Literary Reflections is pleased to present our featured writing prompt response from October. We asked, “Have you ever re-read books as an adult that had been your own childhood favorites? What was the experience like the second time around compared to the first time? If you also shared the book(s) with children, how did their reactions compare to your own?”
Cara Holman wrote:
“The first of my three pregnancies was barely confirmed before I headed out to The Secret Garden, our local children’s bookstore at the time, and loaded myself up with some of the all-time favorite picture books from my own childhood: The Cat in the Hat, Harold and the Purple Crayon, Where the Wild Things Are, The Story of Babar, and Curious George, just to name a few. I just couldn’t wait to share all the books that had been special to me as a child with my own children.
After I became a mother, reading with each of my children served as a daily source of great pleasure. It was then that I discovered not only did my three children have very distinct personalities, but also, distinct preferences for books. One thing they agreed on though: they didn’t in general care much for “old books,” loosely defined as “any book that was around when mom was a kid.” Picture books alone were exempt from this rule; once they graduated to chapter books however, classics were pre-empted by the Johnny-come-latelies to the world of books. In fact, more often than not, my children made a beeline over to the “new books” section of our library, to check out the very latest offerings. Perhaps it was the shiny book jackets that attracted them, or the feel of the crisp new pages that didn’t yet have a chance to become dog-eared.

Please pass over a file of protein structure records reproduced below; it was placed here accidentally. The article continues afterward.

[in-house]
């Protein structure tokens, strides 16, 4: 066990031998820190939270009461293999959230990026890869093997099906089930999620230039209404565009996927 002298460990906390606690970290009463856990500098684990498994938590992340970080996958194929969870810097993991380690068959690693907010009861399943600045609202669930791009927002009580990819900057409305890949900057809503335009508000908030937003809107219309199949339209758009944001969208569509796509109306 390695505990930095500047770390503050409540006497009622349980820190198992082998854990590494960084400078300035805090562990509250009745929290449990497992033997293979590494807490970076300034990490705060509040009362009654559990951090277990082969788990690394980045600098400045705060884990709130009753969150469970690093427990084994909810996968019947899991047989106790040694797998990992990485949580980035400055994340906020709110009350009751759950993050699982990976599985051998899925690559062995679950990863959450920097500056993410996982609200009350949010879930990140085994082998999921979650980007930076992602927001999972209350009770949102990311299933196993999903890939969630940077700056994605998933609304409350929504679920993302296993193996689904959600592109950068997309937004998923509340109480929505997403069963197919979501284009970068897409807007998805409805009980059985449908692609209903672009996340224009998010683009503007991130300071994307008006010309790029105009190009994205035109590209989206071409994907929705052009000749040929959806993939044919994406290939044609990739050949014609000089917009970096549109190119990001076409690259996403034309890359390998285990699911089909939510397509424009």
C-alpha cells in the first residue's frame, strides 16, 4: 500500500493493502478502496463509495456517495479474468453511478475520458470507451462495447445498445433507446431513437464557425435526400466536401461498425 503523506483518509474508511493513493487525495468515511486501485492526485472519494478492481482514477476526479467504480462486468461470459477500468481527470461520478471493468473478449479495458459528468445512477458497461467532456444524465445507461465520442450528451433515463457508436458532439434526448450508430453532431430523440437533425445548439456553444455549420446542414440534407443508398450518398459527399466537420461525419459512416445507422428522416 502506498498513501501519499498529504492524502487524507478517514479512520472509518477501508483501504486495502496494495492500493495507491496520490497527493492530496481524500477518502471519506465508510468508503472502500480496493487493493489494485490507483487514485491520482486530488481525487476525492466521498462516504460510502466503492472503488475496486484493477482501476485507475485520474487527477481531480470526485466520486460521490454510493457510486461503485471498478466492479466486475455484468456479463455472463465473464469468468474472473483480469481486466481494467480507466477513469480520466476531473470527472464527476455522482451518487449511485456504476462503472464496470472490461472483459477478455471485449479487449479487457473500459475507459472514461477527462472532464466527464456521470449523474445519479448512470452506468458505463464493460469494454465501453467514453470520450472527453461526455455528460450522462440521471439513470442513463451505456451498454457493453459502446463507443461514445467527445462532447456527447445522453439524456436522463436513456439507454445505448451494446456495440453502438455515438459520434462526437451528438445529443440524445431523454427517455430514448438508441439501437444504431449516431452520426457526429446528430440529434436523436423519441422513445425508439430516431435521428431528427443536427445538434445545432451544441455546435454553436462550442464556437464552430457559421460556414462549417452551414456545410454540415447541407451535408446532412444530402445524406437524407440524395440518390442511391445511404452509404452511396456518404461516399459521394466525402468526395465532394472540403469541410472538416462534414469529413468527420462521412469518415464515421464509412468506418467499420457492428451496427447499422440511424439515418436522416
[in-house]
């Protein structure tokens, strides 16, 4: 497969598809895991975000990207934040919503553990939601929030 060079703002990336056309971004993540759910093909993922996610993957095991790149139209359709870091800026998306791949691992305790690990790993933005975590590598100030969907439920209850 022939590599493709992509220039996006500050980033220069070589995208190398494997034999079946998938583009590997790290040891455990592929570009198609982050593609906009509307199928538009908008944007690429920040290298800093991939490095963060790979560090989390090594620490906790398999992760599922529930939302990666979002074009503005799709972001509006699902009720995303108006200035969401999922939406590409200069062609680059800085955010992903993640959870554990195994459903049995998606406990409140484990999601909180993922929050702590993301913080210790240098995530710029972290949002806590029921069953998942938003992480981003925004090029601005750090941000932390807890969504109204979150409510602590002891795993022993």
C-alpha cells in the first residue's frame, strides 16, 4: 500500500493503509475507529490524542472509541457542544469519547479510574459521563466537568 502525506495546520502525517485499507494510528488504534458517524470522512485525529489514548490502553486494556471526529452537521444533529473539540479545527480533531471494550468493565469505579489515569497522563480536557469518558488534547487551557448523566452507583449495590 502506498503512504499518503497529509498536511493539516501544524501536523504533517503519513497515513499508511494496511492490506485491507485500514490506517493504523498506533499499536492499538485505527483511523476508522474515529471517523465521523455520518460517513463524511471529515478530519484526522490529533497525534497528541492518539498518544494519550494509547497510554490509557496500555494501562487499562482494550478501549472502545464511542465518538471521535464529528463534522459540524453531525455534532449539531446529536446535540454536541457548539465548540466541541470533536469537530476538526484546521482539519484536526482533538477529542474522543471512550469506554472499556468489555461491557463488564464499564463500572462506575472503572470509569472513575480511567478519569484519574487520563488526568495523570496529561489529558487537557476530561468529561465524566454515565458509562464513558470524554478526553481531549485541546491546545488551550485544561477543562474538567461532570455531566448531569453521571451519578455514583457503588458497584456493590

Thankfully there were some notable exceptions to the “no old books” rule. All three of my children got caught up in the delightfully escapist adventures in Half Magic (Edward Eager), The Pink Motel (Carol Ryrie Brink), The White Deer (James Thurber), The Trouble With Jenny’s Ear (Oliver Butterworth) and their all-time favorite The Phantom Tollbooth (Norton Juster); but Mary Poppins, Pippi Longstocking, Henry Huggins and The Wonderful Flight to the Mushroom Planet? Forget it! There’s just no accounting for taste it seems.
Heartened by the fact that there apparently were some old books that could capture my children’s interest if only they gave them a chance, I made a deal with them. Once they became independent readers, they could check out any book from the library they wanted to read by themselves, but for our daily shared reading time, I got to select half the books and left the choice of the other half strictly up to them. This way, I sneakily ensured that some of my beloved childhood books were thrown into the mix as well. It turned out to be a win-win situation. I was introduced to books I never would have read otherwise, and over time, they too became fans of many of my old favorites.
I think what appeals to me the most about sharing my childhood books with my own children is the sense of recapturing some of the warmth and closeness I experienced in my childhood as my parents read to me. Favorite books always transport me to some magical place, and when my children snuggle up to me at bedtime, and read along silently with me, correcting me if I skip a word as I once corrected my dad, I can almost close my eyes and pretend I am that child again.”
Cara Holman may be contacted at: cara(dot)holman(at)gmail(dot)com.